OSLO • No need to make peace in the Middle East, resolve one of science's great mysteries or pen a masterpiece; the easiest way to get yourself a Nobel prize may be to buy one.
In the 114 years since Nobel prizes were handed out, there have been 889 laureates in the fields of peace, literature, medicine, physics, chemistry and, since 1969, economics.
But over the years, following reversals of fortune and splitting of inheritances, at least a dozen Nobel gold medals and diplomas have ended up on the auction block.
Yes, it is the easy way out, as buyers do not have to have "conferred the greatest benefit on mankind", as stipulated by Swedish scientist and philanthropist Alfred Nobel in his 1895 testament when he created the prizes.
But as any mediator will tell you, peace comes at a price. Surprisingly, it is not always as high as one would think for a Nobel Peace Prize.
The cheapest Nobel ever sold at auction is that of France's Aristide Briand, honoured in 1926 for his role in France and Germany's short-lived post-war reconciliation.
His prize went for a steal in 2008 at just €12,200 (S$19,700). That of Britain's William Randal Cremer, who won in 1903, did only slightly better, at US$17,000 (S$24,000) in 1985.
But that was then.
Auction prices have skyrocketed since, prompting a growing number of laureates or their families to sell their prestigious possessions.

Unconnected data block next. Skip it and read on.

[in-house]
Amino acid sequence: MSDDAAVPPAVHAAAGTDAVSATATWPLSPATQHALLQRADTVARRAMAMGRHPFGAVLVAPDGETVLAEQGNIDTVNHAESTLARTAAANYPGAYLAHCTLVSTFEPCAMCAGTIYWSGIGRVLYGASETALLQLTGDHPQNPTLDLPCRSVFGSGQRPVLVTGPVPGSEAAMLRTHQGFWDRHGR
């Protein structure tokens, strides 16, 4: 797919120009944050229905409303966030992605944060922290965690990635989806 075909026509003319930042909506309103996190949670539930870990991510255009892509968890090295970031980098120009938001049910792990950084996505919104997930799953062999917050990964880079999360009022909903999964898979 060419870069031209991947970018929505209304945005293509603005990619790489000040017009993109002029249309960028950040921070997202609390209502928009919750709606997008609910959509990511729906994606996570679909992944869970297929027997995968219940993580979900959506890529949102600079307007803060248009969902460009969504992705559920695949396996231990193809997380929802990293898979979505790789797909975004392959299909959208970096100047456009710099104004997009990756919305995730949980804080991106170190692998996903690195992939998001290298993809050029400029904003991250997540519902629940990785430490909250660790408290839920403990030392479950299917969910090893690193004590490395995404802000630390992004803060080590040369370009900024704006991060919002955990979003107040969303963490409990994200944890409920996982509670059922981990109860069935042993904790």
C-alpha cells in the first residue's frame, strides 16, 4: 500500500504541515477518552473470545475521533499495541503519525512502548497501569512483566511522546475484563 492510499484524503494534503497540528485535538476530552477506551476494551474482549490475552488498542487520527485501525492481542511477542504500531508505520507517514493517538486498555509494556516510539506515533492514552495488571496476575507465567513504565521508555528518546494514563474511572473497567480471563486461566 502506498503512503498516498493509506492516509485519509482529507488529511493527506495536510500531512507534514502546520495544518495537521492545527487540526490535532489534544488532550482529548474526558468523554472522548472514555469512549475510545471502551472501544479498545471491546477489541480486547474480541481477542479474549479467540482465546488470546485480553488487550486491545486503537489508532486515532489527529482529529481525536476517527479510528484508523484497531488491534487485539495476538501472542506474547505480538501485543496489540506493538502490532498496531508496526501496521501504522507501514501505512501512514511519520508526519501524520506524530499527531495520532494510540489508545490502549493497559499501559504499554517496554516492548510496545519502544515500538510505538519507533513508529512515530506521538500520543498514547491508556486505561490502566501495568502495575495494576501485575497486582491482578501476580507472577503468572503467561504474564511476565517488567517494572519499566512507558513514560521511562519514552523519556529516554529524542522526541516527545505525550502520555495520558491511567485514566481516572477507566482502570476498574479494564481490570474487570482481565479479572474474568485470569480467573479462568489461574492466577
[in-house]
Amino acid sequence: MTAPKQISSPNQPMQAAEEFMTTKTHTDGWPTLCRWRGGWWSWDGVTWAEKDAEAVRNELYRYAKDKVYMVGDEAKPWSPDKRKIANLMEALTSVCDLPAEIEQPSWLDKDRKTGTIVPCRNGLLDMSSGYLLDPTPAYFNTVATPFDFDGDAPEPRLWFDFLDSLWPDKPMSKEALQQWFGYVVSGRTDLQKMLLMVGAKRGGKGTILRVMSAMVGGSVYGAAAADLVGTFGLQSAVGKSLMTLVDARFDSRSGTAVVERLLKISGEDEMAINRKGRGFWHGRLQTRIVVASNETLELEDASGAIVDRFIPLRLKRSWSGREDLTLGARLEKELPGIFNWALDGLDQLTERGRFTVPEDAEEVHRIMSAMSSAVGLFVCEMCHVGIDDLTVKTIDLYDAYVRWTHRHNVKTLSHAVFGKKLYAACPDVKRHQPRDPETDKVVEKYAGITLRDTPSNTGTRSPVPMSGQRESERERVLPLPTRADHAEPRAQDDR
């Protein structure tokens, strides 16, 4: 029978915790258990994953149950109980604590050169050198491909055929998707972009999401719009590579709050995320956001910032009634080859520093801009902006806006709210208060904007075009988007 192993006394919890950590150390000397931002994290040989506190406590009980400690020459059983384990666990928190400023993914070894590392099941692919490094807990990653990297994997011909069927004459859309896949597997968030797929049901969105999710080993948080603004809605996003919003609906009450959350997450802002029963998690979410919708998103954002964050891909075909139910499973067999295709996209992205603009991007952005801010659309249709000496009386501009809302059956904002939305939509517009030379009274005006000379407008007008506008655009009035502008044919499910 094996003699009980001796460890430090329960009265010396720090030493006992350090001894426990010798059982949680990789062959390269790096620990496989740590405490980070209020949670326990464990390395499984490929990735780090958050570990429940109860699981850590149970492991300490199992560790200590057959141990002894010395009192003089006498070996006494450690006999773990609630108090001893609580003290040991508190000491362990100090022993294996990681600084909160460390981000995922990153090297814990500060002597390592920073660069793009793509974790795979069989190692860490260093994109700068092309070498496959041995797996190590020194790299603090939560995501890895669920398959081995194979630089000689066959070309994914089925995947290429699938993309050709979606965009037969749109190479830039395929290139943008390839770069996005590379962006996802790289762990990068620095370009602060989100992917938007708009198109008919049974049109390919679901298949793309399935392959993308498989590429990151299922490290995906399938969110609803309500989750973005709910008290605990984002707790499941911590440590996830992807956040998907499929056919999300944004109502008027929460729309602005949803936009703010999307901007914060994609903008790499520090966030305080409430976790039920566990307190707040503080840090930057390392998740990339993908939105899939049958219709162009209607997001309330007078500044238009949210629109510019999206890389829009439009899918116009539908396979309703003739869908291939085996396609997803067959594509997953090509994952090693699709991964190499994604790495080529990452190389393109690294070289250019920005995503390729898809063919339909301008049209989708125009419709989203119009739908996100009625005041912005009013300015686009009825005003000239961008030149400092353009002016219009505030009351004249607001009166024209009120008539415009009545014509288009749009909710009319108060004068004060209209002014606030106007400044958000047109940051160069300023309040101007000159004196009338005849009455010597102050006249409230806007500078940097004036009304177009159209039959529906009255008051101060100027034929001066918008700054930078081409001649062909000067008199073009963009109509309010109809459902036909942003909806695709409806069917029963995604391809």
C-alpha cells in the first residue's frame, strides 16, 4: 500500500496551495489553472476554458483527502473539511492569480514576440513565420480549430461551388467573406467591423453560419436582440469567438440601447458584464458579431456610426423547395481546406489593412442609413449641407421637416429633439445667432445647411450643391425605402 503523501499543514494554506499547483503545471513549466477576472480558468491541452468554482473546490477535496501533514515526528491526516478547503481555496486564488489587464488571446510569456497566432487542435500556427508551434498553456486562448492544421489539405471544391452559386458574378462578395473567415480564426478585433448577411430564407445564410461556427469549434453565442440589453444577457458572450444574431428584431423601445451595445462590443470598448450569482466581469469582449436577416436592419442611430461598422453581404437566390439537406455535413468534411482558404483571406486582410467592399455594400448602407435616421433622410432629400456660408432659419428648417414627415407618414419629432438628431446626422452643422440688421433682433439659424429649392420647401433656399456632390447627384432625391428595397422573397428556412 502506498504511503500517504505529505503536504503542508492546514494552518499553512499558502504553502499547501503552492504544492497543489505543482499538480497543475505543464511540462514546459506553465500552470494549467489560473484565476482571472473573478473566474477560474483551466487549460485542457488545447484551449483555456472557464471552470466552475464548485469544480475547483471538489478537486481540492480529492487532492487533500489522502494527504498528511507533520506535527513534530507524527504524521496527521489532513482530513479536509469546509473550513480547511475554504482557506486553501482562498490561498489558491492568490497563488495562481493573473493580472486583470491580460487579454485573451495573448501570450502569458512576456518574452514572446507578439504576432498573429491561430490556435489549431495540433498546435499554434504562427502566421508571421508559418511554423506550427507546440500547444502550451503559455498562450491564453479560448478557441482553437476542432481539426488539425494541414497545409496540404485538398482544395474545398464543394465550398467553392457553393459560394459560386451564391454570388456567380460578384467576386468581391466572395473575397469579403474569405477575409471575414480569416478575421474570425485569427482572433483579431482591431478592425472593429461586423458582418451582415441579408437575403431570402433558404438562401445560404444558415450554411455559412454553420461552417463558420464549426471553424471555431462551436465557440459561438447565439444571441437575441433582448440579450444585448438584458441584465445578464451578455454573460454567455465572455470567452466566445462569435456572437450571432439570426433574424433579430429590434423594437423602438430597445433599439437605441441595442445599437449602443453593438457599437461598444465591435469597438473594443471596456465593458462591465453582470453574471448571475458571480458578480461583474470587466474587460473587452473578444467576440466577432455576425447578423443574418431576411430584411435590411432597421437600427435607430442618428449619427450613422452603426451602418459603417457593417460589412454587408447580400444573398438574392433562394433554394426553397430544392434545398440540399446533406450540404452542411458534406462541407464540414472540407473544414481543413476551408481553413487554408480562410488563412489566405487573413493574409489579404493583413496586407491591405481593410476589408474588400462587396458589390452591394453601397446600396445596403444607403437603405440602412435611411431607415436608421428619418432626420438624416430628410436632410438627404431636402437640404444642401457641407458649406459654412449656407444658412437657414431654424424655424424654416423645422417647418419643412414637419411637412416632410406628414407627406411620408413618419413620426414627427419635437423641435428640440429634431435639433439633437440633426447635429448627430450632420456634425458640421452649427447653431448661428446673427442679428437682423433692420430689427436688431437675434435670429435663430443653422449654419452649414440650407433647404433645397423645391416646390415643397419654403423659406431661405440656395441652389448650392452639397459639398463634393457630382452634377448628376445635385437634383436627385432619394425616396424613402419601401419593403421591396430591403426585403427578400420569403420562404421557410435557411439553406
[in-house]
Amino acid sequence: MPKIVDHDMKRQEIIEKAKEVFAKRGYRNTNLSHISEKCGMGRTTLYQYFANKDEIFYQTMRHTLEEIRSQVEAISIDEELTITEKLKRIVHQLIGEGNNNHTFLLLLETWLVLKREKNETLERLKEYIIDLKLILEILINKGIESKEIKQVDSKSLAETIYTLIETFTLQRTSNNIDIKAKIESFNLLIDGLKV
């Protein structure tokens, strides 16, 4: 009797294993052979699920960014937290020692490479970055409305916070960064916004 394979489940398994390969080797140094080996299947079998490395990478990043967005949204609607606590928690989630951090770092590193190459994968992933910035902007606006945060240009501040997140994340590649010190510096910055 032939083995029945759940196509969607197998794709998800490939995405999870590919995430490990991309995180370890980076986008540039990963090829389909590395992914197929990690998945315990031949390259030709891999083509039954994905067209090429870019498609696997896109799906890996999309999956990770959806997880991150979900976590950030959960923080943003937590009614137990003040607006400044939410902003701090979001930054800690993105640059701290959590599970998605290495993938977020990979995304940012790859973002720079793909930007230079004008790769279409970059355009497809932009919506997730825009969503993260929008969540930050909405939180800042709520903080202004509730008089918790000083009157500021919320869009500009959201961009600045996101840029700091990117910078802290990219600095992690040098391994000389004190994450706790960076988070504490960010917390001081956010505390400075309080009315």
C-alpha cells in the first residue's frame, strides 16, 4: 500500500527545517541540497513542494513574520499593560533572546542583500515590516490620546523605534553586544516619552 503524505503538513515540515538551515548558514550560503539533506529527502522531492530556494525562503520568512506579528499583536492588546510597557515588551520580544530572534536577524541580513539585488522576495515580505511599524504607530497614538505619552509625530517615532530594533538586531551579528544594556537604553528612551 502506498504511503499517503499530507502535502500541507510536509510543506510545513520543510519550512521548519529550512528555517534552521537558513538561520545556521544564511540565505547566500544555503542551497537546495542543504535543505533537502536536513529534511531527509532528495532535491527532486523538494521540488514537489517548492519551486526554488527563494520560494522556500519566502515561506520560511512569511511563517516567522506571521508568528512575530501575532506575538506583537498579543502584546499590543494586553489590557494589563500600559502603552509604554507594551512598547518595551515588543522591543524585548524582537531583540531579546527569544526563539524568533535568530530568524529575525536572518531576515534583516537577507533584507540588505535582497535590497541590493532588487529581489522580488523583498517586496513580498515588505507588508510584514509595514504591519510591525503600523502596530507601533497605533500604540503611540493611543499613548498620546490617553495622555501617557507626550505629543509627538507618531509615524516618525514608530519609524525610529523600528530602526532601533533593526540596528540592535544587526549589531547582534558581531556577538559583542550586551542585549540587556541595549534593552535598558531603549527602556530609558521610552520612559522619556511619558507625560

Since early last year, at least eight medals have gone up for auction.
"There is a heightened interest in the discoveries and developments of the 20th century, and the Nobel prize really symbolises the biggest achievements of the century whether in science, economics or... in peace," explained head of Christie's international book and manuscripts department Francis Wahlgren. "We now have to consider them among higher value things that we handle."
Recently, several Nobel prizes for physics, chemistry and economics have sold for between US$300,000 and US$400,000.
Even more lucrative was the 1909 Nobel Peace Prize awarded to Belgium's Auguste Beernaert, which sold for US$661,000, and the 1936 Nobel Peace Prize to Argentina's Carlos Saavedra Lamas, which went for a staggering US$1.16 million.